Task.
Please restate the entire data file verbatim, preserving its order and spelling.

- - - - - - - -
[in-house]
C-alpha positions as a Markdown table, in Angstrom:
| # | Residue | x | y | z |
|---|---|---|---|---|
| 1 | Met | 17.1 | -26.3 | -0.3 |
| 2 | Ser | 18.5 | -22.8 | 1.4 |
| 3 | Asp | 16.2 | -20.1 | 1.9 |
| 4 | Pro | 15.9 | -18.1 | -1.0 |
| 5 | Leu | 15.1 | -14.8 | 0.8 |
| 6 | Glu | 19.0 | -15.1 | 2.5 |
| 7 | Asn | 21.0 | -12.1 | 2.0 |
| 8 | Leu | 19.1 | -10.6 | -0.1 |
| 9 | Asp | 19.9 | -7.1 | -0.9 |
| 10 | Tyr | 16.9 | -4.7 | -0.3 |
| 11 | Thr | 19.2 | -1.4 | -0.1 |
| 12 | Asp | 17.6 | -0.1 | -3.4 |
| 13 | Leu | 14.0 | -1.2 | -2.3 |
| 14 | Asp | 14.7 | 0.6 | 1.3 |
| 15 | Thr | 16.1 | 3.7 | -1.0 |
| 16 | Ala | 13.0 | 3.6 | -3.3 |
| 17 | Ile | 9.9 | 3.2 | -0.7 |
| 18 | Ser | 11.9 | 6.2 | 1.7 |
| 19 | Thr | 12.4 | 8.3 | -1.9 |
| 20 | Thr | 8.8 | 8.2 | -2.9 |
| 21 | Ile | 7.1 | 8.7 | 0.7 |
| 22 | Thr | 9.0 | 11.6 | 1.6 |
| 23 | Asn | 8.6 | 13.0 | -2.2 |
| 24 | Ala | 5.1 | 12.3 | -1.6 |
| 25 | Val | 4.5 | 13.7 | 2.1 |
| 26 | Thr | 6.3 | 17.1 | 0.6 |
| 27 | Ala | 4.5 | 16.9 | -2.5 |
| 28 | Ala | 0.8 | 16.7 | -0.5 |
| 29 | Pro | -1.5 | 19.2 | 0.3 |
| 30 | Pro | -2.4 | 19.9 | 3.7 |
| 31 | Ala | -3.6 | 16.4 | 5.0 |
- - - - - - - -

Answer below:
[in-house]
C-alpha positions as a Markdown table, in Angstrom:
| # | Residue | x | y | z |
|---|---|---|---|---|
| 1 | Met | 17.1 | -26.3 | -0.3 |
| 2 | Ser | 18.5 | -22.8 | 1.4 |
| 3 | Asp | 16.2 | -20.1 | 1.9 |
| 4 | Pro | 15.9 | -18.1 | -1.0 |
| 5 | Leu | 15.1 | -14.8 | 0.8 |
| 6 | Glu | 19.0 | -15.1 | 2.5 |
| 7 | Asn | 21.0 | -12.1 | 2.0 |
| 8 | Leu | 19.1 | -10.6 | -0.1 |
| 9 | Asp | 19.9 | -7.1 | -0.9 |
| 10 | Tyr | 16.9 | -4.7 | -0.3 |
| 11 | Thr | 19.2 | -1.4 | -0.1 |
| 12 | Asp | 17.6 | -0.1 | -3.4 |
| 13 | Leu | 14.0 | -1.2 | -2.3 |
| 14 | Asp | 14.7 | 0.6 | 1.3 |
| 15 | Thr | 16.1 | 3.7 | -1.0 |
| 16 | Ala | 13.0 | 3.6 | -3.3 |
| 17 | Ile | 9.9 | 3.2 | -0.7 |
| 18 | Ser | 11.9 | 6.2 | 1.7 |
| 19 | Thr | 12.4 | 8.3 | -1.9 |
| 20 | Thr | 8.8 | 8.2 | -2.9 |
| 21 | Ile | 7.1 | 8.7 | 0.7 |
| 22 | Thr | 9.0 | 11.6 | 1.6 |
| 23 | Asn | 8.6 | 13.0 | -2.2 |
| 24 | Ala | 5.1 | 12.3 | -1.6 |
| 25 | Val | 4.5 | 13.7 | 2.1 |
| 26 | Thr | 6.3 | 17.1 | 0.6 |
| 27 | Ala | 4.5 | 16.9 | -2.5 |
| 28 | Ala | 0.8 | 16.7 | -0.5 |
| 29 | Pro | -1.5 | 19.2 | 0.3 |
| 30 | Pro | -2.4 | 19.9 | 3.7 |
| 31 | Ala | -3.6 | 16.4 | 5.0 |